First of all, a very good morning to you all, it’s been a few months since I wrote. Excited to read the detailed analysis of FMCG sector?
Without further delay, let’s proceed.
4G, ParleG and FMCG, life is incomplete without these things!
What is FMCG exactly?
FMCG stands for Fast-moving consumer goods also called consumer packaged goods sometimes. It means the goods/products that are sold quickly and are mostly priced (but not always) at a relatively low cost. Examples include non-durable household goods such as packaged foods, beverages, toiletries, candies, cosmetics, over-the-counter drugs, dry goods, and other consumables.
From the P.O.V of the consumer, an FCMG product has these characteristics – Frequent purchases, low effort to choose the item (pre-decided), low prices, short shelf life (means it gets bought quickly), rapid consumption.
From the P.O.V of the company, an FCMG product has these characteristics – High Volumes, Low Margins, Extensive Distribution, and a High Inventory Turnover.
&amp;amp;amp;amp;amp;amp;amp;amp;amp;amp;amp;amp;amp;amp;amp;amp;amp;lt;img src=”https://finmedium.com/wp-content/uploads/2020/09/FMCG-Everything-you-need-to-know-about-this-sector.png” alt=”” class=”wp-image-5971″&amp;amp;amp;amp;amp;amp;amp;amp;amp;amp;amp;amp;amp;amp;amp;amp;amp;gt; Src – IBEF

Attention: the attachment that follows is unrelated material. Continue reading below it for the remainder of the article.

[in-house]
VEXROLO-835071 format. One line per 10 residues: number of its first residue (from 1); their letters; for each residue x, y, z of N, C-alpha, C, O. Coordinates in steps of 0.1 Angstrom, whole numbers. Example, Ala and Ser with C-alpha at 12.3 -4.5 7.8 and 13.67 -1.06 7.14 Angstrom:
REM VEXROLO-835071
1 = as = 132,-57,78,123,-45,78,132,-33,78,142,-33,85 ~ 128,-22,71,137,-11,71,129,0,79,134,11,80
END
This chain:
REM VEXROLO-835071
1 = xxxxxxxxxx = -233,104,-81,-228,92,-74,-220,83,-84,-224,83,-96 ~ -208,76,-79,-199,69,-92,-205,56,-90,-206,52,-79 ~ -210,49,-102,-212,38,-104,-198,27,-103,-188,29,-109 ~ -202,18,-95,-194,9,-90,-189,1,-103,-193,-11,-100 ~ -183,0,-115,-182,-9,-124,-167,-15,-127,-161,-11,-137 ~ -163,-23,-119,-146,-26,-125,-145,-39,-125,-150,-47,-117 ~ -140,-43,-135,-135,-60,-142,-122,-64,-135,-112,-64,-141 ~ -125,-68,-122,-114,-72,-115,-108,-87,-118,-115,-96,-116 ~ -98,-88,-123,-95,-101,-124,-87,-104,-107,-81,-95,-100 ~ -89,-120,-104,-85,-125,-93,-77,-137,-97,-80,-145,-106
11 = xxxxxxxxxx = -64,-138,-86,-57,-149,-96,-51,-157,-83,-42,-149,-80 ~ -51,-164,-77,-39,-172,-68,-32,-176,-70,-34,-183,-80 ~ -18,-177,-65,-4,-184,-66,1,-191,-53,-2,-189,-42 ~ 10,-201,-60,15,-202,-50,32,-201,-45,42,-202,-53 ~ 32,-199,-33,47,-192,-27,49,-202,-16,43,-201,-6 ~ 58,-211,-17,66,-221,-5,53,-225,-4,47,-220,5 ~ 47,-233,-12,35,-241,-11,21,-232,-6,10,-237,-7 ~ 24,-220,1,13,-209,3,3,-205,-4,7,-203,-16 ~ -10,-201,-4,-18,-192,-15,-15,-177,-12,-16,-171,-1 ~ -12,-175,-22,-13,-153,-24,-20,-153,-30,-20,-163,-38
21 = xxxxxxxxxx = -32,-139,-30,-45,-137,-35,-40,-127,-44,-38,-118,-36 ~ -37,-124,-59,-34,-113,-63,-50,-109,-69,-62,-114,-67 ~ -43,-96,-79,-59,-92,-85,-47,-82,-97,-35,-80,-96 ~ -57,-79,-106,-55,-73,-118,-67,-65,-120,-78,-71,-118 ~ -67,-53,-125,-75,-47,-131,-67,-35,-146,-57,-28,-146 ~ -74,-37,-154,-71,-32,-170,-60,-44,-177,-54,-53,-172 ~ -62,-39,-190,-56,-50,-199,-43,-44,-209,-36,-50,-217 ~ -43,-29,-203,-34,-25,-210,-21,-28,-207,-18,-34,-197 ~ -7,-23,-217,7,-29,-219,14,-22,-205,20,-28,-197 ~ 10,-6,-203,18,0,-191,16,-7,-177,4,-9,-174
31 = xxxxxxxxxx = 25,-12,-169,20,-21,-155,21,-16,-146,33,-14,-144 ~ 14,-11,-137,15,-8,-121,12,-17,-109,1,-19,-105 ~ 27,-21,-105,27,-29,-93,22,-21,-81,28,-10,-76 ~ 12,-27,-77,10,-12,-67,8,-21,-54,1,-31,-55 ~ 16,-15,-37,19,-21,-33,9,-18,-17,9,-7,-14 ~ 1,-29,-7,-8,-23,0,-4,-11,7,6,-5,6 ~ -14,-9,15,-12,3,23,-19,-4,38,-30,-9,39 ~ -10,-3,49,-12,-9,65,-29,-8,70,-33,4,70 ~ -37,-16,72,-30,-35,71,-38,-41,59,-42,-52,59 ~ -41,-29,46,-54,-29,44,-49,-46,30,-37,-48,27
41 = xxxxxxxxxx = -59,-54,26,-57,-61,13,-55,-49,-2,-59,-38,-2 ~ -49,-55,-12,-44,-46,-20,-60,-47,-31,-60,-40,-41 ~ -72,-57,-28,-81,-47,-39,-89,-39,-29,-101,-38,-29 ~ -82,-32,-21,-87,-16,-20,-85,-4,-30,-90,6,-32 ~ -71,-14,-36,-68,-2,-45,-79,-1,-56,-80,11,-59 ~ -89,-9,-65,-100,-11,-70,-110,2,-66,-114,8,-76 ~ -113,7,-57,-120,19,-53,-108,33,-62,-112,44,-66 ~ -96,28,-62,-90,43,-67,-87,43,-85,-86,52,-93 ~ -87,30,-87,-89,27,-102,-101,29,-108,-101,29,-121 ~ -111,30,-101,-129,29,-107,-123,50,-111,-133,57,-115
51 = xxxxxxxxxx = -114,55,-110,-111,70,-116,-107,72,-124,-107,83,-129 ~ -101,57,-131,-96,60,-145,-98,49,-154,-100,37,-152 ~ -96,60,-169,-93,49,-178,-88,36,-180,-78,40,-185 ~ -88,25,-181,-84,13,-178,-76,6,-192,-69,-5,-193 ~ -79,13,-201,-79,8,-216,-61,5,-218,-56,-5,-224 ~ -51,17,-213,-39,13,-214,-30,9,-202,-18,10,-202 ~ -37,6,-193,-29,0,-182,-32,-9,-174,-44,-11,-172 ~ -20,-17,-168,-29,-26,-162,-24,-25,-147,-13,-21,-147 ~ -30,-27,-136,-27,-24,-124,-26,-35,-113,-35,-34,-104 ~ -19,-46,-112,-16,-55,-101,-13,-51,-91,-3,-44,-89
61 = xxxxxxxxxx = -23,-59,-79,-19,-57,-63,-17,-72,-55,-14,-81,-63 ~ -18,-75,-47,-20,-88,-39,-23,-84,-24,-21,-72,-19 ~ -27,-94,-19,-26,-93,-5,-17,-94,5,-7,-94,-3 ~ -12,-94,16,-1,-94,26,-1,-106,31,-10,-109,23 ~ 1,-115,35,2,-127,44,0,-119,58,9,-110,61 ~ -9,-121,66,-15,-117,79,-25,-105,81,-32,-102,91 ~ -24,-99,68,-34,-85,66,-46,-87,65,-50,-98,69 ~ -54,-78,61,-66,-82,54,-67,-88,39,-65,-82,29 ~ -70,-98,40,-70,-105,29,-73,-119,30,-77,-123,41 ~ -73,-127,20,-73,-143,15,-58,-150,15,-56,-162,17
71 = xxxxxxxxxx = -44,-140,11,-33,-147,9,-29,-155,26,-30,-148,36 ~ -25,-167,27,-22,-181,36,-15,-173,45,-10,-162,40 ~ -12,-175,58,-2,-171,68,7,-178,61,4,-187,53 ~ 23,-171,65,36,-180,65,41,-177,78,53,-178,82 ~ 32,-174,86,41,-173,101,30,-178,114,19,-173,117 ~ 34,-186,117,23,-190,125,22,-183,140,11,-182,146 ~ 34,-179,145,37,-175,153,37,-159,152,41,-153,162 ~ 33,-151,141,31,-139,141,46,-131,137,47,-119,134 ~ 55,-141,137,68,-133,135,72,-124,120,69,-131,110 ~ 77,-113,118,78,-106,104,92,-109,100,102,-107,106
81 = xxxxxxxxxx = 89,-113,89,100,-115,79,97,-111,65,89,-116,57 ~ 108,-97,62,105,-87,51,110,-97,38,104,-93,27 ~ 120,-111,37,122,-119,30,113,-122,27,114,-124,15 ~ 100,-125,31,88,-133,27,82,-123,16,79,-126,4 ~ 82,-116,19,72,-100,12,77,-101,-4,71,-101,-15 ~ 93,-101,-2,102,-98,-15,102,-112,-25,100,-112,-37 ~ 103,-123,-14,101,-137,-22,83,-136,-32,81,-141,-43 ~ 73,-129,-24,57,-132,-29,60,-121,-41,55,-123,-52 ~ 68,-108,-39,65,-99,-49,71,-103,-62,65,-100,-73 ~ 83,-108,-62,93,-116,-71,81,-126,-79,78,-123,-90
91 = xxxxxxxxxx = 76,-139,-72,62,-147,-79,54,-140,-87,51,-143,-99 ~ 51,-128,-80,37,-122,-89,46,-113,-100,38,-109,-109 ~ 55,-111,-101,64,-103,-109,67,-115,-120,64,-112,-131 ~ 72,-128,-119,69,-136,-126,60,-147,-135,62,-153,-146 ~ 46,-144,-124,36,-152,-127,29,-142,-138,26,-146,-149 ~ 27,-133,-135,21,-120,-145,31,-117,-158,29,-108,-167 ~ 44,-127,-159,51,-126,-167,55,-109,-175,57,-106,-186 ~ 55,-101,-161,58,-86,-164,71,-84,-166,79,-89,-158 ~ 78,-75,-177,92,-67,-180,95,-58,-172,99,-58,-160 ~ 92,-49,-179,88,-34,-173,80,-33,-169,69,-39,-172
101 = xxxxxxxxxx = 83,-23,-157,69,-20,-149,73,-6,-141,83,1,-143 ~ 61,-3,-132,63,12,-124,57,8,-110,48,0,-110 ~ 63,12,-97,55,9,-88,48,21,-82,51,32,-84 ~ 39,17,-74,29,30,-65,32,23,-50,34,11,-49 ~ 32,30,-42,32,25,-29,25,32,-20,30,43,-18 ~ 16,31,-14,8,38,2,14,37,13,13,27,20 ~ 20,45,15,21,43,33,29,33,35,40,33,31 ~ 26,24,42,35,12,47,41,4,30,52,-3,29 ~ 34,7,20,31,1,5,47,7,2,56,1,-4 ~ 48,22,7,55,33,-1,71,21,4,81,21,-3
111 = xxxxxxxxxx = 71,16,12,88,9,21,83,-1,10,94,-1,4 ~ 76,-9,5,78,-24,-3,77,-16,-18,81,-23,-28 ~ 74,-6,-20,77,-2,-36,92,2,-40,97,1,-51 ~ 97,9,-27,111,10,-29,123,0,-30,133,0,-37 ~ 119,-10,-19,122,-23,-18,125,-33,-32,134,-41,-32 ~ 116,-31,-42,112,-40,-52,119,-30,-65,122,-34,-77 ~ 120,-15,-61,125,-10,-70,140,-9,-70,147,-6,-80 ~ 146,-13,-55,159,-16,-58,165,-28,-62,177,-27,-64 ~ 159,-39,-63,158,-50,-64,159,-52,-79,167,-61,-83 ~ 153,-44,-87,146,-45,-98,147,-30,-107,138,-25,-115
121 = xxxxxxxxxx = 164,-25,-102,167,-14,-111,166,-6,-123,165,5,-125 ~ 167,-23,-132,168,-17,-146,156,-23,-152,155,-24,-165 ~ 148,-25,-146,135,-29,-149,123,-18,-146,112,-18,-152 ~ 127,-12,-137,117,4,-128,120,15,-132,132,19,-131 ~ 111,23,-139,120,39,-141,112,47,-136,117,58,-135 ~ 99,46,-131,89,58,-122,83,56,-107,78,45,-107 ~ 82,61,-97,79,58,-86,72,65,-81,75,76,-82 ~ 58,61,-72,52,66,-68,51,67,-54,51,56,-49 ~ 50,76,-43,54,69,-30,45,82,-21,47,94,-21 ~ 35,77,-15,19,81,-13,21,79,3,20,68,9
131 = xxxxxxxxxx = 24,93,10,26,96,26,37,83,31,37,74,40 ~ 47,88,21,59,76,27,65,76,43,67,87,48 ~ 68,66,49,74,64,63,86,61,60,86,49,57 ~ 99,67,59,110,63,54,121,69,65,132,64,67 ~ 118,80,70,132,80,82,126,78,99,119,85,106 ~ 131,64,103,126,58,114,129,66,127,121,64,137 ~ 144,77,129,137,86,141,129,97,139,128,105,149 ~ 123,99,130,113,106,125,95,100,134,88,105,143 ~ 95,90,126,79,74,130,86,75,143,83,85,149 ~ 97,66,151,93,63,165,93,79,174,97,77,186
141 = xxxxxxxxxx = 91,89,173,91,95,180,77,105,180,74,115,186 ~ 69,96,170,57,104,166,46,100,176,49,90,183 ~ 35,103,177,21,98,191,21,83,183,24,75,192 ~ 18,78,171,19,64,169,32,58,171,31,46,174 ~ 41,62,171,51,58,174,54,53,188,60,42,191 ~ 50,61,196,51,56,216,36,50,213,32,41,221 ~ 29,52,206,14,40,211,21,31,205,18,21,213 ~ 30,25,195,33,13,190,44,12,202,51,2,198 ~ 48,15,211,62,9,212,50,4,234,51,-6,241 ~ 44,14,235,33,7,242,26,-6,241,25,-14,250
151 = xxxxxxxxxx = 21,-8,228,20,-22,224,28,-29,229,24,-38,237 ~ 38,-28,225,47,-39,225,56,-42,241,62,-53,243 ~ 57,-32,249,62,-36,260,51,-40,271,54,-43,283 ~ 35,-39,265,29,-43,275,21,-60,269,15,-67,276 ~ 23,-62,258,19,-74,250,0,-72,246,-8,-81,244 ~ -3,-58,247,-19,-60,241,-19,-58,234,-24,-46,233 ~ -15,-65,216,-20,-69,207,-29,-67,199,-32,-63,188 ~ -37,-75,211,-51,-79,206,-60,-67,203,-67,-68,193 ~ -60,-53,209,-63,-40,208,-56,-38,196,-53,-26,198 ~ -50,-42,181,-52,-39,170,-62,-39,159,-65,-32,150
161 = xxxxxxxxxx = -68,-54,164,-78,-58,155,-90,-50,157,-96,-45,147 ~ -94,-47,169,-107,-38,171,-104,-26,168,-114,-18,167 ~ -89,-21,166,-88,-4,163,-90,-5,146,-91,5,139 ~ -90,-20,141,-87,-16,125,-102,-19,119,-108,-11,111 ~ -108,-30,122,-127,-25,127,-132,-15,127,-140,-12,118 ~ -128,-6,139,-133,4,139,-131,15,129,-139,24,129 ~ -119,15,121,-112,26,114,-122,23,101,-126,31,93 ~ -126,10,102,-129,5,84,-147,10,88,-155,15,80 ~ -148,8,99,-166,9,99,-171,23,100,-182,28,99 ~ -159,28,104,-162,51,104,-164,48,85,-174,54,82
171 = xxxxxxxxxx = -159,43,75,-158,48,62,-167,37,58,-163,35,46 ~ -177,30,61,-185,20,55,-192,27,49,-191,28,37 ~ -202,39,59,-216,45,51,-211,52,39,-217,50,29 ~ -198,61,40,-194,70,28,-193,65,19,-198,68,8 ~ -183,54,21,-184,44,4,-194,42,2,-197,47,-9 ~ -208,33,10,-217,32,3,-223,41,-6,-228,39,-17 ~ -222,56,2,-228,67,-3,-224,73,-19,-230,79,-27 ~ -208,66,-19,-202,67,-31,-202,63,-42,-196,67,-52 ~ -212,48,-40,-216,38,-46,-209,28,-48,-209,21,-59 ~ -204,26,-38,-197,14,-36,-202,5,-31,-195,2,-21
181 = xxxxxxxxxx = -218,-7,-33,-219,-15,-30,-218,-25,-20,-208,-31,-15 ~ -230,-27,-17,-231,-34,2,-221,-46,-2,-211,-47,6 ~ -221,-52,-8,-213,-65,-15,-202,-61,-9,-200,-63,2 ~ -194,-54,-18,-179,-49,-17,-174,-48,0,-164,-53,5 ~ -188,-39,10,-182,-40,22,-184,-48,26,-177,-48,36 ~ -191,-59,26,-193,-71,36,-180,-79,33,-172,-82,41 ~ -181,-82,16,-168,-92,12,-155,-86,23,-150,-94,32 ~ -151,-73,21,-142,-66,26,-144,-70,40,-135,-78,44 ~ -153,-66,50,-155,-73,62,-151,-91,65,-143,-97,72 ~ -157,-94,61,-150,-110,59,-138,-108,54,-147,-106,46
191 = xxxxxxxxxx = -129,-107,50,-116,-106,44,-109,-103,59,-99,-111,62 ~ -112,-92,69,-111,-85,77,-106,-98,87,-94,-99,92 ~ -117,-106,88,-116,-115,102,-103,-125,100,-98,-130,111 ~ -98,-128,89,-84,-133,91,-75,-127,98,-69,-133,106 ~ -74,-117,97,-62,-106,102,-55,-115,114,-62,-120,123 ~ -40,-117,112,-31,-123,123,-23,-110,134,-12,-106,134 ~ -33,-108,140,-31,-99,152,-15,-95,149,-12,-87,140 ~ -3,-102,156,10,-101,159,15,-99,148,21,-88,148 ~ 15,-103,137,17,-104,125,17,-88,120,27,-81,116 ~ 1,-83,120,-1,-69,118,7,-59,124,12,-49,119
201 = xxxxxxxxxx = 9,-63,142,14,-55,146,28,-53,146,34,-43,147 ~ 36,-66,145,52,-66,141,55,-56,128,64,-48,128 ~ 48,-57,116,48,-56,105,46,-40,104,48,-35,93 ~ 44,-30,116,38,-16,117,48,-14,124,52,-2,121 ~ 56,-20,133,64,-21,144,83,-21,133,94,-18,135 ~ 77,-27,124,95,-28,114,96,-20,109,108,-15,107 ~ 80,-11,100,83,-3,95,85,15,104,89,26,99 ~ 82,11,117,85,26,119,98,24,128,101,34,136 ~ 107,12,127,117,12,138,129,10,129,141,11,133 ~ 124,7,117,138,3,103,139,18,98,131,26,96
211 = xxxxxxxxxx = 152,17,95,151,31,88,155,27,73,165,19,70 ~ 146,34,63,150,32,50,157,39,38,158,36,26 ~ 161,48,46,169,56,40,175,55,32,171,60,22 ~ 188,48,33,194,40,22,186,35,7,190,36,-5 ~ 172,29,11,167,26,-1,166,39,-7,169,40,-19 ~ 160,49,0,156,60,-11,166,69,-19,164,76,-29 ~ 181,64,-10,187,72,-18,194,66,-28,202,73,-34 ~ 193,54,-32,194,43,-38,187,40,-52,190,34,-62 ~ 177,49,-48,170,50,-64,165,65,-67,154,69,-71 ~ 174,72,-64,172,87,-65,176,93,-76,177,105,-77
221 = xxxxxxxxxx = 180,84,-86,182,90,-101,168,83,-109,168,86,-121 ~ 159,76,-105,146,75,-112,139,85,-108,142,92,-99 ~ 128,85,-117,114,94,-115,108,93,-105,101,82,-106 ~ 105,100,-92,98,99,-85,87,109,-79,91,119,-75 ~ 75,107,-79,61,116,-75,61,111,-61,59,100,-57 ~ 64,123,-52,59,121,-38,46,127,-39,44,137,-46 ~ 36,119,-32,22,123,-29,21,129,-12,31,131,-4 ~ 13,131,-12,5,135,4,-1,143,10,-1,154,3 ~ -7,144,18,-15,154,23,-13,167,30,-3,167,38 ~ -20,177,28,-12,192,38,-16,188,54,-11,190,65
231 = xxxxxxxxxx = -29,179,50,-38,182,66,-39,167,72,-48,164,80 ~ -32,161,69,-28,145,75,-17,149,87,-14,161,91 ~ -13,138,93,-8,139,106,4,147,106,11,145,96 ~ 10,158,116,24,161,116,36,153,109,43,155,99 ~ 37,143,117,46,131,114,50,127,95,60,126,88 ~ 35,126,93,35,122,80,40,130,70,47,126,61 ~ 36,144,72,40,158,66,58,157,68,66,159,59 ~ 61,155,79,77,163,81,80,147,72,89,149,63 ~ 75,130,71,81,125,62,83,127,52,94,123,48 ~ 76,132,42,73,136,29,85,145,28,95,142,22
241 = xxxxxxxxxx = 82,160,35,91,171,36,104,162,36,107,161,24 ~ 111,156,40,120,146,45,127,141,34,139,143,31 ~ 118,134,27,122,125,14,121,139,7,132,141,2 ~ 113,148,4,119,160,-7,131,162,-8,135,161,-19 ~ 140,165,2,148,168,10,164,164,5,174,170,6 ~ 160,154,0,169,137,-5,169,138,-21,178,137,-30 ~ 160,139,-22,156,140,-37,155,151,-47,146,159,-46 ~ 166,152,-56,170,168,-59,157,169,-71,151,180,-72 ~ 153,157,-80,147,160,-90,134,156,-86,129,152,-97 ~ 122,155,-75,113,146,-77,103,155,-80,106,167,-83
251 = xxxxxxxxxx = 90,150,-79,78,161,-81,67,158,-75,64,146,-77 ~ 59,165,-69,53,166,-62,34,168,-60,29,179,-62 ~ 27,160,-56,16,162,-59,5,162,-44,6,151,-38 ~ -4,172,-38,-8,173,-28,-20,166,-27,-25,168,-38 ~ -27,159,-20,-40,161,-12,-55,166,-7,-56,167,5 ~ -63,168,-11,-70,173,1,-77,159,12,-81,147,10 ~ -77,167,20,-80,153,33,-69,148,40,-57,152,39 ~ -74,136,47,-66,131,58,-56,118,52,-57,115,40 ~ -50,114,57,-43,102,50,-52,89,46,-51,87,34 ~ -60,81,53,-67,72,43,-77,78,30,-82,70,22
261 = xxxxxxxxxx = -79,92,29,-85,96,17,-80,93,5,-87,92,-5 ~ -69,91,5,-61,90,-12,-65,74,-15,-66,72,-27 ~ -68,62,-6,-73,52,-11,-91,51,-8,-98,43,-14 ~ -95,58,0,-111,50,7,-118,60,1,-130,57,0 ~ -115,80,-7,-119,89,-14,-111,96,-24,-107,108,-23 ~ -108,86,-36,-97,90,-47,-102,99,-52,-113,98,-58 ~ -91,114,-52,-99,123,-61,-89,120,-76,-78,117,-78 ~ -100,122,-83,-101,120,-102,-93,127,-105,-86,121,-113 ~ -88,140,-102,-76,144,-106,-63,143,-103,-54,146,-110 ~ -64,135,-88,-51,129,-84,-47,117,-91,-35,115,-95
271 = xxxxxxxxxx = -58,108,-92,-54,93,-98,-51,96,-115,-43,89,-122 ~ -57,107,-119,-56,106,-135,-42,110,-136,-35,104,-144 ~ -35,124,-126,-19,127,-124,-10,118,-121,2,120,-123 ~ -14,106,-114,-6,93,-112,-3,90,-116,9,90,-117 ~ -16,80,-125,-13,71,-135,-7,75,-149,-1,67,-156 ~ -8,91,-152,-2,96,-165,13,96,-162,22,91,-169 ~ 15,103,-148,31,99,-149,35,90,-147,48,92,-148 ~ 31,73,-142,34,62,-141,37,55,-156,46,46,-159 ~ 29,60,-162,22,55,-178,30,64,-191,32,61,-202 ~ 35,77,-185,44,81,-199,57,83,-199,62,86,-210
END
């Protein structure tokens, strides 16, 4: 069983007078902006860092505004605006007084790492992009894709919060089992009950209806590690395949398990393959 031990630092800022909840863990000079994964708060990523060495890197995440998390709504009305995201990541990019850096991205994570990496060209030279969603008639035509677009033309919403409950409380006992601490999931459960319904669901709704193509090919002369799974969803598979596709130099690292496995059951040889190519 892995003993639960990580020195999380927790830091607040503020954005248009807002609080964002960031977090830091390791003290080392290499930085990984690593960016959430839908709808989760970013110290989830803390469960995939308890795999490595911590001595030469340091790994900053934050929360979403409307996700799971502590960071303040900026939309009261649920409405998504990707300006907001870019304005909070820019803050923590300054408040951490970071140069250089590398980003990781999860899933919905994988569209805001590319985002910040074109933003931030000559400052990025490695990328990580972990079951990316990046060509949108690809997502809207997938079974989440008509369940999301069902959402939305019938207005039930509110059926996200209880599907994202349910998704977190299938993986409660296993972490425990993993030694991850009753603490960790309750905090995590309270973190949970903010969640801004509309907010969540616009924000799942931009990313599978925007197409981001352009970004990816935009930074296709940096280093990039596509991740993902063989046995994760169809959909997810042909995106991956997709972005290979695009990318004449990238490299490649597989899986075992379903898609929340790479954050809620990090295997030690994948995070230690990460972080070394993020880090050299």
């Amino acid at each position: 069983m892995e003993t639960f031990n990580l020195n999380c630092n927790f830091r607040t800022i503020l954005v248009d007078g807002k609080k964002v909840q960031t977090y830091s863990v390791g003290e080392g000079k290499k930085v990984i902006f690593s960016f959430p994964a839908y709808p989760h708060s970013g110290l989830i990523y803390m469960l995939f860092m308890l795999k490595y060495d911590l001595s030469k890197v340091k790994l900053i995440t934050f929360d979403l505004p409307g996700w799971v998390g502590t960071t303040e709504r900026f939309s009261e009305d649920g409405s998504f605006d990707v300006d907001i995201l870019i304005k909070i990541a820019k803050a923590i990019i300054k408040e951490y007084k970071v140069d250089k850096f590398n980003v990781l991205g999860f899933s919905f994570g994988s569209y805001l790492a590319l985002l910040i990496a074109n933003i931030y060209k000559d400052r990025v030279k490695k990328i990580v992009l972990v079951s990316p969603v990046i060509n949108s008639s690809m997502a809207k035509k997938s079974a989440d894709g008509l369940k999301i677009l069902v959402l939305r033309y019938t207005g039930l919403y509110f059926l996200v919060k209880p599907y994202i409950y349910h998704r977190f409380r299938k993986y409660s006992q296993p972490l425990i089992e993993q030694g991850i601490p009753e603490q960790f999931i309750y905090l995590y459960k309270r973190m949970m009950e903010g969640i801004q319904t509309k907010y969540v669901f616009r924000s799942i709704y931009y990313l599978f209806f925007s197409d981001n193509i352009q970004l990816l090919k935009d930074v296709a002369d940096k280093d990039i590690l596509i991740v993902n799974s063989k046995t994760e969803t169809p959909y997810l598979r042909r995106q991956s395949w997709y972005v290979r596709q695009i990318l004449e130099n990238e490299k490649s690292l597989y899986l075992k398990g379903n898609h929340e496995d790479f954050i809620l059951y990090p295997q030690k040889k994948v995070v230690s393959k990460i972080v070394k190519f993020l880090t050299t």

FMCG Sector – History
Between 1950 and 1980, there was a limited investment in the FMCG sector. Local people had lower purchasing power, which meant that people opted for necessity products rather than premium products. The Indian government was inclined towards favoring the local shops and retailers.
The period from the 1950’s to the 1980’s did not see much of a growth in this sector owing to the low purchasing power of Indians and the government pushing for small scale sectors. HUL and Amul were one of the only companies that stuck around and evolved as market players.
&amp;amp;amp;amp;amp;amp;amp;amp;amp;amp;amp;amp;amp;amp;amp;amp;amp;lt;img src=”https://finmedium.com/wp-content/uploads/2020/09/1600683749_859_FMCG-Everything-you-need-to-know-about-this-sector.png” alt=”” class=”wp-image-5974″&amp;amp;amp;amp;amp;amp;amp;amp;amp;amp;amp;amp;amp;amp;amp;amp;amp;gt;